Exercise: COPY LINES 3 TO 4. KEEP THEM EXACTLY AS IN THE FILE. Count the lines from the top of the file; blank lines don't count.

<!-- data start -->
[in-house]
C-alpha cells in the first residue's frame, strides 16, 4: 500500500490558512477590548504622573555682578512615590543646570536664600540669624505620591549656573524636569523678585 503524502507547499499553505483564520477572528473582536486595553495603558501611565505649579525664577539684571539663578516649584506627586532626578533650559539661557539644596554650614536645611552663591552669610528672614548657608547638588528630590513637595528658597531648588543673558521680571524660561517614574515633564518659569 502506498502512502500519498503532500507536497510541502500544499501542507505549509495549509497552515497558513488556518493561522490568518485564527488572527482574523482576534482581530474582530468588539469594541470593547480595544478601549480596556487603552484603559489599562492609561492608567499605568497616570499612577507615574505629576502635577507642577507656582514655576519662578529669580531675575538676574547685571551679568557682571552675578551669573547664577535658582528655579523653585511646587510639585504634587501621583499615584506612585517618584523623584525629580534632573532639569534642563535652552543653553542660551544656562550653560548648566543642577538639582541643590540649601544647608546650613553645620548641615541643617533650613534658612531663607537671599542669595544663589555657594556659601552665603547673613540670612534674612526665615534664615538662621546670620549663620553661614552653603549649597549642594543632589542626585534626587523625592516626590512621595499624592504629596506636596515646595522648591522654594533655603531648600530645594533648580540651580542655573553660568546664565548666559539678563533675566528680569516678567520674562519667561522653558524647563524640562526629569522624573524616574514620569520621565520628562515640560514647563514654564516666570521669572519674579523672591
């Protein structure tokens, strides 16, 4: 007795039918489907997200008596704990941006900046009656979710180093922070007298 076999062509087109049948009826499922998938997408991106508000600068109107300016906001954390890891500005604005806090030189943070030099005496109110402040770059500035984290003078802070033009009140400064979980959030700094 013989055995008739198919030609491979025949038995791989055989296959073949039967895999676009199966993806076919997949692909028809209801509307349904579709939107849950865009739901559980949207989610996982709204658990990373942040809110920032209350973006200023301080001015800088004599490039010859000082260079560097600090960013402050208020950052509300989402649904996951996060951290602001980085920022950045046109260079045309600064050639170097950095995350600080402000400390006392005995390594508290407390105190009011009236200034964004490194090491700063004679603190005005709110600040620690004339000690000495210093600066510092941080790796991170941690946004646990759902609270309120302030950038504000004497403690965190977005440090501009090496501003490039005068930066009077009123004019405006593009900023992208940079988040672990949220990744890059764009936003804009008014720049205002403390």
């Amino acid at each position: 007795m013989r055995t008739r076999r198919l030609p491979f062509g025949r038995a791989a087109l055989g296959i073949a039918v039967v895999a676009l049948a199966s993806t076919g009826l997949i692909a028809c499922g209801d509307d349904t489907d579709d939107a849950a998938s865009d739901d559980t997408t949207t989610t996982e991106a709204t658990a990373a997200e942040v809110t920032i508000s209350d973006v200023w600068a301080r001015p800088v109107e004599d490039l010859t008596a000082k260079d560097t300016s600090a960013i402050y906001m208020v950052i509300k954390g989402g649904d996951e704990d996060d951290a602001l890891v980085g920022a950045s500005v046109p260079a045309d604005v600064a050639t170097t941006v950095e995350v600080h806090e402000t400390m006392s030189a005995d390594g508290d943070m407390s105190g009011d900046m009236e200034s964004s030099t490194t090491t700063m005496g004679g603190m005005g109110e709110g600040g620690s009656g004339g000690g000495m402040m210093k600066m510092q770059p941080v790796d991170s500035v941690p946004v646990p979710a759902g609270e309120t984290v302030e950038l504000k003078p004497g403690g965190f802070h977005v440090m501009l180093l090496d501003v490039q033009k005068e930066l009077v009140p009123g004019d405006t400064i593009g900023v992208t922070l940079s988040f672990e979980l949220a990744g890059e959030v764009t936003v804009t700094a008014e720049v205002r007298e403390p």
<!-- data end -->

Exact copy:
């Protein structure tokens, strides 16, 4: 007795039918489907997200008596704990941006900046009656979710180093922070007298 076999062509087109049948009826499922998938997408991106508000600068109107300016906001954390890891500005604005806090030189943070030099005496109110402040770059500035984290003078802070033009009140400064979980959030700094 013989055995008739198919030609491979025949038995791989055989296959073949039967895999676009199966993806076919997949692909028809209801509307349904579709939107849950865009739901559980949207989610996982709204658990990373942040809110920032209350973006200023301080001015800088004599490039010859000082260079560097600090960013402050208020950052509300989402649904996951996060951290602001980085920022950045046109260079045309600064050639170097950095995350600080402000400390006392005995390594508290407390105190009011009236200034964004490194090491700063004679603190005005709110600040620690004339000690000495210093600066510092941080790796991170941690946004646990759902609270309120302030950038504000004497403690965190977005440090501009090496501003490039005068930066009077009123004019405006593009900023992208940079988040672990949220990744890059764009936003804009008014720049205002403390």
């Amino acid at each position: 007795m013989r055995t008739r076999r198919l030609p491979f062509g025949r038995a791989a087109l055989g296959i073949a039918v039967v895999a676009l049948a199966s993806t076919g009826l997949i692909a028809c499922g209801d509307d349904t489907d579709d939107a849950a998938s865009d739901d559980t997408t949207t989610t996982e991106a709204t658990a990373a997200e942040v809110t920032i508000s209350d973006v200023w600068a301080r001015p800088v109107e004599d490039l010859t008596a000082k260079d560097t300016s600090a960013i402050y906001m208020v950052i509300k954390g989402g649904d996951e704990d996060d951290a602001l890891v980085g920022a950045s500005v046109p260079a045309d604005v600064a050639t170097t941006v950095e995350v600080h806090e402000t400390m006392s030189a005995d390594g508290d943070m407390s105190g009011d900046m009236e200034s964004s030099t490194t090491t700063m005496g004679g603190m005005g109110e709110g600040g620690s009656g004339g000690g000495m402040m210093k600066m510092q770059p941080v790796d991170s500035v941690p946004v646990p979710a759902g609270e309120t984290v302030e950038l504000k003078p004497g403690g965190f802070h977005v440090m501009l180093l090496d501003v490039q033009k005068e930066l009077v009140p009123g004019d405006t400064i593009g900023v992208t922070l940079s988040f672990e979980l949220a990744g890059e959030v764009t936003v804009t700094a008014e720049v205002r007298e403390p």